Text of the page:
Opium Possession Case: Upholding Conviction and Sentence

In a significant legal case involving opium possession, the Supreme Court of India delivered a judgment upholding the conviction and sentence of the accused. The case, pertaining to violations under the NDPS Act, witnessed detailed analysis by the courts at various levels. The High Court’s decision to affirm the conviction and sentence imposed by the Special Judge was pivotal in this case. The appellant’s appeal against the ruling was dismissed, with the courts emphasizing the adherence to the provisions of law and the evidence on record.


  • Accused was apprehended by the police party carrying a bag with opium
  • Bag was searched in the presence of ASP resulting in recovery of 1 kg 750 grams of opium
  • No evidence was led by the accused in defense
  • Samples of opium were sealed and taken into possession
  • Accused convicted under Section 18 of NDPS Act and sentenced to 10 years of rigorous imprisonment
  • Four prosecution witnesses testified against the accused
  • Accused’s statement under Section 313 of Cr.P.C. was recorded
  • Accused filed a criminal appeal before the High Court of Punjab and Haryana
  • The learned Special Judge, Ferozepur, after analyzing oral and documentary evidence, found the appellant guilty of keeping 1 kg 750 grams of opium in the village Dalmir Khera.
  • The appellant was convicted under Section 18 of the Act and sentenced to 10 years of rigorous imprisonment along with a fine of Rs.1,00,000.
  • In case of default in paying the fine, the appellant would undergo rigorous imprisonment for one year.
  • The High Court, through its judgment dated 22.04.2008, upheld the conviction and sentence imposed by the Special Judge in the appeal filed by the appellant.

Also Read: Interpretation of Will Clauses in Property Dispute


  • Trial Court and High Court committed error in convicting the appellant.
  • Reliance placed on judgments of Trimukh Maroti Kirkan v. State of Maharashtra, Noor Aga v. State of Punjab & Anr, and Mohan Lal v. State of Punjab.
  • Argument made that independent witnesses in the patrolling party were not examined, leading to an incomplete conviction.
  • Counsel cited the judgment in Mohan Lal indicating that informant and investigator cannot be the same person.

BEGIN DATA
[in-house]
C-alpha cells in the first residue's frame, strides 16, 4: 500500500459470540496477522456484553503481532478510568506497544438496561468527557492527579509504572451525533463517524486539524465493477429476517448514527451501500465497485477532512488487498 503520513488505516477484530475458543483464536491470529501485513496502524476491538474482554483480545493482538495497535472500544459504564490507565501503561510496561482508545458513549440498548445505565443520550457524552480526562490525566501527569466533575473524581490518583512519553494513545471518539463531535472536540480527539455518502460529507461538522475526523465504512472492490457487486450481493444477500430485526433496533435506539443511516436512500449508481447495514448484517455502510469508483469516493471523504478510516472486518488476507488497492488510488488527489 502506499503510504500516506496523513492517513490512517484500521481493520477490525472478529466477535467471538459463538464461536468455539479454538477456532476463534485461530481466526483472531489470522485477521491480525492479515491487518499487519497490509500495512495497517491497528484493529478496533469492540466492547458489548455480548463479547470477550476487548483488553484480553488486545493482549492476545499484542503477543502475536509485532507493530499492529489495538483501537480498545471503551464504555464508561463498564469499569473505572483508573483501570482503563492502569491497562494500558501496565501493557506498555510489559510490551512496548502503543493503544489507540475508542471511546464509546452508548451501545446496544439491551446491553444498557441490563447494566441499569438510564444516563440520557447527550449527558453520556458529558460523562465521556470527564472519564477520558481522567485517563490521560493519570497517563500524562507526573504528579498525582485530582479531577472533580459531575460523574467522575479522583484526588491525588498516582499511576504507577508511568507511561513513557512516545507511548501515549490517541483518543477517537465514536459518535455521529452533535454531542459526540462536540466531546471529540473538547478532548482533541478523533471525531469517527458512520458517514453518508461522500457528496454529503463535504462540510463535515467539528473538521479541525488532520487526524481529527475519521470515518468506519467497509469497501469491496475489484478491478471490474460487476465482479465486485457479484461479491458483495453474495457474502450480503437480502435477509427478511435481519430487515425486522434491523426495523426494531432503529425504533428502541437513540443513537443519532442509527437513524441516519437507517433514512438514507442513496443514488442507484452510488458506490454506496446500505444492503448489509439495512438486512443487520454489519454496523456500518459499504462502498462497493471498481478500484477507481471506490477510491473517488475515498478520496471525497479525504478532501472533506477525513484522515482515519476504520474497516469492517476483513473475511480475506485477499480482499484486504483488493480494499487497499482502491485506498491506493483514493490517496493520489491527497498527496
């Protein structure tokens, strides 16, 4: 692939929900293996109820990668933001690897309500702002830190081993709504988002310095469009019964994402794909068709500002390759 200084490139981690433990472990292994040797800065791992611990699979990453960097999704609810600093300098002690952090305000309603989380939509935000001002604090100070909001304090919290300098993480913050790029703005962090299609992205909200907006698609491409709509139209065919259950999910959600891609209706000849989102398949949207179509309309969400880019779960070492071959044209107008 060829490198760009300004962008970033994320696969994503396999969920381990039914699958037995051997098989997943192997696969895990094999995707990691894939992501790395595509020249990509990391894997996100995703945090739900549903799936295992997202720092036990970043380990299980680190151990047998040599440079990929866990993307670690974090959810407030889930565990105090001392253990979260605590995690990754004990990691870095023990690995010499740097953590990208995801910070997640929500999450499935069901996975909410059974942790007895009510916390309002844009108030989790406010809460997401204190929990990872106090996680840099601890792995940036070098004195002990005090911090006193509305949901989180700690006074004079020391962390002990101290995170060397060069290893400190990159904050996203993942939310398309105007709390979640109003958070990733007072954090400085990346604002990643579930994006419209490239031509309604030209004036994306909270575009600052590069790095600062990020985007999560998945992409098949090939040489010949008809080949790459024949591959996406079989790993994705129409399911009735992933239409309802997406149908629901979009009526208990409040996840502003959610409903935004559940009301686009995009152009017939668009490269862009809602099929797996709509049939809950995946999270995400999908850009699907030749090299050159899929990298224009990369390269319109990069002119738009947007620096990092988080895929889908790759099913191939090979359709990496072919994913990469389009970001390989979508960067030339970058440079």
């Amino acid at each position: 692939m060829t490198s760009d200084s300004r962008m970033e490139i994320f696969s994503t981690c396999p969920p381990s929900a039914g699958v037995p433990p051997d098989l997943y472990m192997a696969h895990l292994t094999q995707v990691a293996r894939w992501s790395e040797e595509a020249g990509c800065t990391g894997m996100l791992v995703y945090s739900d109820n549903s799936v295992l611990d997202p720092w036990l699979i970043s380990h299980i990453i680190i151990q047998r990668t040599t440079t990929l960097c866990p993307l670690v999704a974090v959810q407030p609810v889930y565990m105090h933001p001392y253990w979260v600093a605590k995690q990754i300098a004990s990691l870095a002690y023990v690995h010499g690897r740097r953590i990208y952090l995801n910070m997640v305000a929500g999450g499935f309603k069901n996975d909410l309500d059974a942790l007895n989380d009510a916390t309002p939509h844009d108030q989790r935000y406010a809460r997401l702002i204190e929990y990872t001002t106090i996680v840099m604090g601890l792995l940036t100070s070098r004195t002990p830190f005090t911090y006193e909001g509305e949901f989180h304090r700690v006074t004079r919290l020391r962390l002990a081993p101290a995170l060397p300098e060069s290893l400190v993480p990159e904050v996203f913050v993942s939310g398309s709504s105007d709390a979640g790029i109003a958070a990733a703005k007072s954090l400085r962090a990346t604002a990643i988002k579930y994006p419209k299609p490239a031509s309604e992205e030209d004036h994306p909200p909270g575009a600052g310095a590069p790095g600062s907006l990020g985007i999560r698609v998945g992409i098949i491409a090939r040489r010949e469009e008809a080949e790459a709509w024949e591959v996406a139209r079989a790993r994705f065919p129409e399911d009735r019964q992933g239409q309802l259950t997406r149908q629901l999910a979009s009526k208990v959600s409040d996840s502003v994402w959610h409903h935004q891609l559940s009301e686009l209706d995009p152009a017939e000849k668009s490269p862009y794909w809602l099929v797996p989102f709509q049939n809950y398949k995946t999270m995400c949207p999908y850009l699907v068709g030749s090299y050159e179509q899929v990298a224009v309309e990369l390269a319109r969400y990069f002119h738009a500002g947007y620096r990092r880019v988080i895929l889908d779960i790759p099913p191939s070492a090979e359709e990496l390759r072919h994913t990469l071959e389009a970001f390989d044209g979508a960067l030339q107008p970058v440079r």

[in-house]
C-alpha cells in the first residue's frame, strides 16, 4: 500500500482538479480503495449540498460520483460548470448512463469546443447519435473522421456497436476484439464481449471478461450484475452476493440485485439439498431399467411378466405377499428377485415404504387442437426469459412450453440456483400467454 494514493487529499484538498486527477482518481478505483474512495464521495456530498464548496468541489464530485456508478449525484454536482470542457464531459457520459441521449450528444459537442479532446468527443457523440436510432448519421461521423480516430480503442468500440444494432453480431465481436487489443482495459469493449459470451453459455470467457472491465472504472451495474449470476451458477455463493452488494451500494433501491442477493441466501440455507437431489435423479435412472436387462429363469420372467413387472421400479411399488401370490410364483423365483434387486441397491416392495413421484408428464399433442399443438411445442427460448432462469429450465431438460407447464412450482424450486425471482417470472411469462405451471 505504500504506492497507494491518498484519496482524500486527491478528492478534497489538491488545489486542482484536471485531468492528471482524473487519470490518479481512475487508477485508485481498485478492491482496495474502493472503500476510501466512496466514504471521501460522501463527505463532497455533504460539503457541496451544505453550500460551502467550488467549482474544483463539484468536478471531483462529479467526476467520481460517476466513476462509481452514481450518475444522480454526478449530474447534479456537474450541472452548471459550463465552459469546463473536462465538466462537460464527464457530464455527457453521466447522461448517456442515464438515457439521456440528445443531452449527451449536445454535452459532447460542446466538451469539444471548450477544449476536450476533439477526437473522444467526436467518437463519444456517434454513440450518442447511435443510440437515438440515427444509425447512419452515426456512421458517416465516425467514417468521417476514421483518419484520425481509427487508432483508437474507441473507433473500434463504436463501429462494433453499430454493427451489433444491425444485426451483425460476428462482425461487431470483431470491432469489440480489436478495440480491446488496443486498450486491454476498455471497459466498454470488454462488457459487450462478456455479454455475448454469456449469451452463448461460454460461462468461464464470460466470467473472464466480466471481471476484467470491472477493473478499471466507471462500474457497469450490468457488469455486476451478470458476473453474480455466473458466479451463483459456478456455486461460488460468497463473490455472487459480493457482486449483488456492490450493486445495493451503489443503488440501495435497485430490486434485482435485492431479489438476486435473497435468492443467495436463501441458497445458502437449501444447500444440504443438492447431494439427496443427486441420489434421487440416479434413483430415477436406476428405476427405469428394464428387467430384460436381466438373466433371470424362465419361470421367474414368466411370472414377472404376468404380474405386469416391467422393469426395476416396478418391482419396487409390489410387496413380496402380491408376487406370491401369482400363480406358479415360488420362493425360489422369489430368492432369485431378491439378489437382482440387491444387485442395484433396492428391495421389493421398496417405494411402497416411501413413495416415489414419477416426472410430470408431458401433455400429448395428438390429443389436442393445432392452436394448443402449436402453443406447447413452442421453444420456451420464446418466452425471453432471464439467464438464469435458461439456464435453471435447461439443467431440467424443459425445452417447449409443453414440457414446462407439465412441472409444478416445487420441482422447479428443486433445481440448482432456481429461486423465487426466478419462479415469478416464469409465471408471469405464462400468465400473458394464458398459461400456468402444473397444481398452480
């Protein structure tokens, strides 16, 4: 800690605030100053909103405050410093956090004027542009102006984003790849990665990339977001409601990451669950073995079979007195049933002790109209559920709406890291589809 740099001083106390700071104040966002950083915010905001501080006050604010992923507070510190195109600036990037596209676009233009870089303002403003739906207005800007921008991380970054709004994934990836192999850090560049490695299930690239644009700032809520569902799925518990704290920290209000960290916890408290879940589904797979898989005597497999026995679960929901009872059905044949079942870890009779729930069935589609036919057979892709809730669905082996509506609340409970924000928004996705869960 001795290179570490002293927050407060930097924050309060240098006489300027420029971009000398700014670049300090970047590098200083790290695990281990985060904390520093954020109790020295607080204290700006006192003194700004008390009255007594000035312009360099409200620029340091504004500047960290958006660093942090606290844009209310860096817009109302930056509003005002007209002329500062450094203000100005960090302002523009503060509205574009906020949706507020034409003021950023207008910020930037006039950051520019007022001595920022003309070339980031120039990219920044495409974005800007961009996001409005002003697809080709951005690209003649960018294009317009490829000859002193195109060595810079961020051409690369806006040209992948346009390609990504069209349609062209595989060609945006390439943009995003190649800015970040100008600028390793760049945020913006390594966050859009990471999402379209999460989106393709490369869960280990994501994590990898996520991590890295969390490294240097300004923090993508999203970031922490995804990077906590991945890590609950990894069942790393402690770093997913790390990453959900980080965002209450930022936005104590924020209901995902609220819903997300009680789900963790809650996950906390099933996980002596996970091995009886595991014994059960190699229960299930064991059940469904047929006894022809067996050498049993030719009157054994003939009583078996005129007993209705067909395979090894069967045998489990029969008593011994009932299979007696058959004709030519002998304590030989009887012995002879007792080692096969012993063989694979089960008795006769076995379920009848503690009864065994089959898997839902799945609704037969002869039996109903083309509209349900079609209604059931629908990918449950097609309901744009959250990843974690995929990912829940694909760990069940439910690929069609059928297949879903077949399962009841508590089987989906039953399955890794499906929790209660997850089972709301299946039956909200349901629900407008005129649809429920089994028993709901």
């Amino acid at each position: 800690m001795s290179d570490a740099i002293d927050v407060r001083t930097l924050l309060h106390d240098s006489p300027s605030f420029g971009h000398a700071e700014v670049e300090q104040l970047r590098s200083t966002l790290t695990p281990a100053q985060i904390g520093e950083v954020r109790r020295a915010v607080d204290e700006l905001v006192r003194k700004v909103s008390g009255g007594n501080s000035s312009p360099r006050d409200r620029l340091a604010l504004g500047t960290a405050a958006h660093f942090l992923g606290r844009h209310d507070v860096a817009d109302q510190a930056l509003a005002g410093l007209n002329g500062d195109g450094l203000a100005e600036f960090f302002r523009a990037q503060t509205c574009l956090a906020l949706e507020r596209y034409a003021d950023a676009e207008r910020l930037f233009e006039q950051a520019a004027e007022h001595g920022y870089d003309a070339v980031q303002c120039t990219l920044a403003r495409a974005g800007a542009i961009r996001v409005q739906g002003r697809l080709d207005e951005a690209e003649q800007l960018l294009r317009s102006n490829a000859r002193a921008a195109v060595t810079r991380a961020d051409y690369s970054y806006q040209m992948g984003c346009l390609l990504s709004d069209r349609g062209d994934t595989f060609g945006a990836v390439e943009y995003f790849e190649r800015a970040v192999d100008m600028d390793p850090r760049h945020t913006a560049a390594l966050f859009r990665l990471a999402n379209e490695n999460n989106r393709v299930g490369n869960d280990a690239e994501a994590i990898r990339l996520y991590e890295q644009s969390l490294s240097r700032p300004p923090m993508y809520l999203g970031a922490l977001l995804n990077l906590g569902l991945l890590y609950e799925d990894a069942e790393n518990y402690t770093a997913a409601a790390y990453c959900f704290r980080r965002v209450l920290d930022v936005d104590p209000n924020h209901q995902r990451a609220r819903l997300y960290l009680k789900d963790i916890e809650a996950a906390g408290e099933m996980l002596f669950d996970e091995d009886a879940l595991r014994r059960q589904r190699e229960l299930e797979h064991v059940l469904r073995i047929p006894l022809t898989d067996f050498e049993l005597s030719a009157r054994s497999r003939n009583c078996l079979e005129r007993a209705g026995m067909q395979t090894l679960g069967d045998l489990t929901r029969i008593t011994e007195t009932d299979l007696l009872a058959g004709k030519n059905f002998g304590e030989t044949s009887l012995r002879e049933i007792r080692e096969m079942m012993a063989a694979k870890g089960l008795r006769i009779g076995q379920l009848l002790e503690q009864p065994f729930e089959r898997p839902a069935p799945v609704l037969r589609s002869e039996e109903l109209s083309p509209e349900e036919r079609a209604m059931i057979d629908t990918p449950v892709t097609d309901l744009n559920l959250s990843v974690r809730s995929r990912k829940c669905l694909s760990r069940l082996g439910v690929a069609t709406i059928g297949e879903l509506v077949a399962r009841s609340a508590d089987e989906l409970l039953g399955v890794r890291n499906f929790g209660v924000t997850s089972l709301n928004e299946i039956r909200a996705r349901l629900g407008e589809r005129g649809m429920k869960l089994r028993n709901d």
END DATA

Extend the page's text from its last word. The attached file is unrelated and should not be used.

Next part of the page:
• ASI who received the case property was not examined, creating a link evidence gap in violation of Section 50 of NDPS Act, 1985.
  • Argument presented based on official witnesses and absence of S.K. Asthana, ASP during the opium recovery.
  • Prosecution claimed to have provided cogent evidence proving guilt beyond reasonable doubt, opposing interference with the conviction.
  • Learned counsel argued that the absence of independent witnesses does not prove false implication.
  • Counsel cited the case of Jarnail Singh v. State of Punjab and Varinder Kumar v. State of Himachal Pradesh in support.
  • The non-examination of ASI Joginder Singh, to whom the case property was handed over by SHO Yogi Raj, was highlighted as incomplete link evidence.
  • Relying on Jarnail Singh v. State of Punjab, it was emphasized that lack of independent witnesses does not necessarily mean false implication.
  • The prosecution’s reliance on official witnesses was not a reason to doubt the case.
  • The involvement of Joginder Singh, ASI, in the case property handover was a significant aspect that was not properly addressed.

Also Read: Preservation of Open Spaces in Development Plans


  • The non-examination of ASP was contended to be fatal to the prosecution’s case and a violation of Section 50 of the NDPS Act.
  • Evidence on record shows ASP was summoned at the time of search and seizure, and search was conducted in his presence, thus no violation of Section 50.
  • ASP’s absence was justified by reasons each time he did not appear, indicating no deliberate avoidance.
  • High Court directed Trial Court to decide the case before a set date.
  • Presumption in law favors the regularity of official acts by police officers.
  • The non-examination of Joginder Singh did not impact the prosecution’s case according to both Trial Court and High Court.
  • Chemical Examiner’s report confirmed the integrity of the sample seals, completing the chain of evidence.
  • In the case of Varinder Kumar, it was held that pending criminal prosecutions, trials, and appeals prior to the law laid down in Mohan Lal should continue to be governed by individual facts of the case.
  • In the case of State, Govt. of NCT of Delhi v. Sunil & Anr., it was stated that actions of the Police Officer should not be approached with initial distrust as an archaic notion.
  • The prosecution has proven the guilt of the appellant beyond reasonable doubt.
  • The conviction and sentence are in line with the provisions of law and evidence on record.
  • No interference is necessary as the conviction and sentence are justified.
  • The appeal lacks merit and is therefore dismissed.
  • The findings of the Trial Court and High Court are supported by the oral and documentary evidence on record.

Also Read: Star India vs. Airtel: Unfair Trade Practices Case


  • Appellant-accused is on bail but bail bonds are cancelled.
  • The appellant is directed to surrender within four weeks to serve the remaining sentence.
  • If the appellant fails to surrender, the Chief Judicial Magistrate will take steps to arrest the appellant to serve the remaining sentence.


Case Number: Crl.A. No.-000512-000512 / 2009

Click here to read/download original judgement

Leave a Reply

Your email address will not be published. Required fields are marked *